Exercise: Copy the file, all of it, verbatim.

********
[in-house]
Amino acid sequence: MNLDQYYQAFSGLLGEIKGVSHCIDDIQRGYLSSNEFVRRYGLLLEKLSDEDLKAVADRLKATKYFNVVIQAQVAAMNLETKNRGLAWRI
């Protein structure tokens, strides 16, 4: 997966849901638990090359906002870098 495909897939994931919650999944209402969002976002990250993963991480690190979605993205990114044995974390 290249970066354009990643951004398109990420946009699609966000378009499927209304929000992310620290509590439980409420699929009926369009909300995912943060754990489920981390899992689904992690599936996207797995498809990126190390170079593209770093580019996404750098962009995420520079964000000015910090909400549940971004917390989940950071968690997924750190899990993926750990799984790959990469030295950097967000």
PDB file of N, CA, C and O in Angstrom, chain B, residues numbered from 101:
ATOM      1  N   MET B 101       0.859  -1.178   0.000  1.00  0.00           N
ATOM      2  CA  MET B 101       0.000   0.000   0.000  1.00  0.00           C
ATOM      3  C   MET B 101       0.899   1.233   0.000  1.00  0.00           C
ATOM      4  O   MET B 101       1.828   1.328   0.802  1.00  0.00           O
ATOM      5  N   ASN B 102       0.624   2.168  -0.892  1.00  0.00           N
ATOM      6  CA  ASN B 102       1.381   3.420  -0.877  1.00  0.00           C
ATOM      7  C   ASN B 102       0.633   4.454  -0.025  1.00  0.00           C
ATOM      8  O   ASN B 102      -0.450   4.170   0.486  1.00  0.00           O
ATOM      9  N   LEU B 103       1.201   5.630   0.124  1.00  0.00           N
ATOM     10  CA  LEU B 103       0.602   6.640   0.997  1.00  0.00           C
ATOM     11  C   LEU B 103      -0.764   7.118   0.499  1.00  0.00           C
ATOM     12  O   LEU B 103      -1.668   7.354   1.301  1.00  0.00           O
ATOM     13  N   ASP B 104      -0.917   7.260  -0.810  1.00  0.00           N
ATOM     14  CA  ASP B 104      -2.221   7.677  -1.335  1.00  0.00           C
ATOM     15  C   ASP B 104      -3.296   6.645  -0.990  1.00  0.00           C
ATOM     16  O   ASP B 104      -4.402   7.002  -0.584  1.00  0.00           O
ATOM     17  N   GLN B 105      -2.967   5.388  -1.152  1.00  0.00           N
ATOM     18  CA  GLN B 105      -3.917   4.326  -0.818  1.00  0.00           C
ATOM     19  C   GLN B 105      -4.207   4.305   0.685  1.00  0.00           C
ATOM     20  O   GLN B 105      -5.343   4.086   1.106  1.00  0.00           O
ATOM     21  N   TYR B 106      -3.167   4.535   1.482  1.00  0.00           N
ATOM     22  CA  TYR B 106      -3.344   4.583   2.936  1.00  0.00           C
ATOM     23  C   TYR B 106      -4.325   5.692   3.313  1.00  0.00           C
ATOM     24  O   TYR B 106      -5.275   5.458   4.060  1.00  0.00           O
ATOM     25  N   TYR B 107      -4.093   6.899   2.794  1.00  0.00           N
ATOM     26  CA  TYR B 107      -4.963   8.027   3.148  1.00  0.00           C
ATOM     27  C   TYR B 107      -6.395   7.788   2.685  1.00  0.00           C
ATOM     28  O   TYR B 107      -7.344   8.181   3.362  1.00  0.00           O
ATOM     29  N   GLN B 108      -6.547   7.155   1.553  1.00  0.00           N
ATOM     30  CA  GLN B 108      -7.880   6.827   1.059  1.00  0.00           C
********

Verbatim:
[in-house]
Amino acid sequence: MNLDQYYQAFSGLLGEIKGVSHCIDDIQRGYLSSNEFVRRYGLLLEKLSDEDLKAVADRLKATKYFNVVIQAQVAAMNLETKNRGLAWRI
């Protein structure tokens, strides 16, 4: 997966849901638990090359906002870098 495909897939994931919650999944209402969002976002990250993963991480690190979605993205990114044995974390 290249970066354009990643951004398109990420946009699609966000378009499927209304929000992310620290509590439980409420699929009926369009909300995912943060754990489920981390899992689904992690599936996207797995498809990126190390170079593209770093580019996404750098962009995420520079964000000015910090909400549940971004917390989940950071968690997924750190899990993926750990799984790959990469030295950097967000």
PDB file of N, CA, C and O in Angstrom, chain B, residues numbered from 101:
ATOM      1  N   MET B 101       0.859  -1.178   0.000  1.00  0.00           N
ATOM      2  CA  MET B 101       0.000   0.000   0.000  1.00  0.00           C
ATOM      3  C   MET B 101       0.899   1.233   0.000  1.00  0.00           C
ATOM      4  O   MET B 101       1.828   1.328   0.802  1.00  0.00           O
ATOM      5  N   ASN B 102       0.624   2.168  -0.892  1.00  0.00           N
ATOM      6  CA  ASN B 102       1.381   3.420  -0.877  1.00  0.00           C
ATOM      7  C   ASN B 102       0.633   4.454  -0.025  1.00  0.00           C
ATOM      8  O   ASN B 102      -0.450   4.170   0.486  1.00  0.00           O
ATOM      9  N   LEU B 103       1.201   5.630   0.124  1.00  0.00           N
ATOM     10  CA  LEU B 103       0.602   6.640   0.997  1.00  0.00           C
ATOM     11  C   LEU B 103      -0.764   7.118   0.499  1.00  0.00           C
ATOM     12  O   LEU B 103      -1.668   7.354   1.301  1.00  0.00           O
ATOM     13  N   ASP B 104      -0.917   7.260  -0.810  1.00  0.00           N
ATOM     14  CA  ASP B 104      -2.221   7.677  -1.335  1.00  0.00           C
ATOM     15  C   ASP B 104      -3.296   6.645  -0.990  1.00  0.00           C
ATOM     16  O   ASP B 104      -4.402   7.002  -0.584  1.00  0.00           O
ATOM     17  N   GLN B 105      -2.967   5.388  -1.152  1.00  0.00           N
ATOM     18  CA  GLN B 105      -3.917   4.326  -0.818  1.00  0.00           C
ATOM     19  C   GLN B 105      -4.207   4.305   0.685  1.00  0.00           C
ATOM     20  O   GLN B 105      -5.343   4.086   1.106  1.00  0.00           O
ATOM     21  N   TYR B 106      -3.167   4.535   1.482  1.00  0.00           N
ATOM     22  CA  TYR B 106      -3.344   4.583   2.936  1.00  0.00           C
ATOM     23  C   TYR B 106      -4.325   5.692   3.313  1.00  0.00           C
ATOM     24  O   TYR B 106      -5.275   5.458   4.060  1.00  0.00           O
ATOM     25  N   TYR B 107      -4.093   6.899   2.794  1.00  0.00           N
ATOM     26  CA  TYR B 107      -4.963   8.027   3.148  1.00  0.00           C
ATOM     27  C   TYR B 107      -6.395   7.788   2.685  1.00  0.00           C
ATOM     28  O   TYR B 107      -7.344   8.181   3.362  1.00  0.00           O
ATOM     29  N   GLN B 108      -6.547   7.155   1.553  1.00  0.00           N
ATOM     30  CA  GLN B 108      -7.880   6.827   1.059  1.00  0.00           C